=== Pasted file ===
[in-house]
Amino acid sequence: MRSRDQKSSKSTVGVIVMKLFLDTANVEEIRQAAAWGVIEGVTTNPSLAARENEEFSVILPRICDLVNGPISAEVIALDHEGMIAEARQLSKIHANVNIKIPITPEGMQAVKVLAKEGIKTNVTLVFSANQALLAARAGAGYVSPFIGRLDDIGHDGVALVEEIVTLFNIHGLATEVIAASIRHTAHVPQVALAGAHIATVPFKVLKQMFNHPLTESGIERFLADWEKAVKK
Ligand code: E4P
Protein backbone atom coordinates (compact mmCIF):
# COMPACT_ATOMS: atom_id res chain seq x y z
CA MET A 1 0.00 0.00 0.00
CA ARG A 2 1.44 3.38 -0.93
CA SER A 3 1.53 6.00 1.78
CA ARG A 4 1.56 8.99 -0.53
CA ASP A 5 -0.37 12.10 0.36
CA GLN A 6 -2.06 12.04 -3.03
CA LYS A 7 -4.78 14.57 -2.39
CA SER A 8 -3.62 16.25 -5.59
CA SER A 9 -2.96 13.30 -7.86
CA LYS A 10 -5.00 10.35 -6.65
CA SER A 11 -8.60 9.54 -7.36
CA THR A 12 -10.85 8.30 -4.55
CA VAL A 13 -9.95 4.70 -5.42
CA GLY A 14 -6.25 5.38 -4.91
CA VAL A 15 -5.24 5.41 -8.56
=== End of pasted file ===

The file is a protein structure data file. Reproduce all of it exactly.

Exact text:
[in-house]
Amino acid sequence: MRSRDQKSSKSTVGVIVMKLFLDTANVEEIRQAAAWGVIEGVTTNPSLAARENEEFSVILPRICDLVNGPISAEVIALDHEGMIAEARQLSKIHANVNIKIPITPEGMQAVKVLAKEGIKTNVTLVFSANQALLAARAGAGYVSPFIGRLDDIGHDGVALVEEIVTLFNIHGLATEVIAASIRHTAHVPQVALAGAHIATVPFKVLKQMFNHPLTESGIERFLADWEKAVKK
Ligand code: E4P
Protein backbone atom coordinates (compact mmCIF):
# COMPACT_ATOMS: atom_id res chain seq x y z
CA MET A 1 0.00 0.00 0.00
CA ARG A 2 1.44 3.38 -0.93
CA SER A 3 1.53 6.00 1.78
CA ARG A 4 1.56 8.99 -0.53
CA ASP A 5 -0.37 12.10 0.36
CA GLN A 6 -2.06 12.04 -3.03
CA LYS A 7 -4.78 14.57 -2.39
CA SER A 8 -3.62 16.25 -5.59
CA SER A 9 -2.96 13.30 -7.86
CA LYS A 10 -5.00 10.35 -6.65
CA SER A 11 -8.60 9.54 -7.36
CA THR A 12 -10.85 8.30 -4.55
CA VAL A 13 -9.95 4.70 -5.42
CA GLY A 14 -6.25 5.38 -4.91
CA VAL A 15 -5.24 5.41 -8.56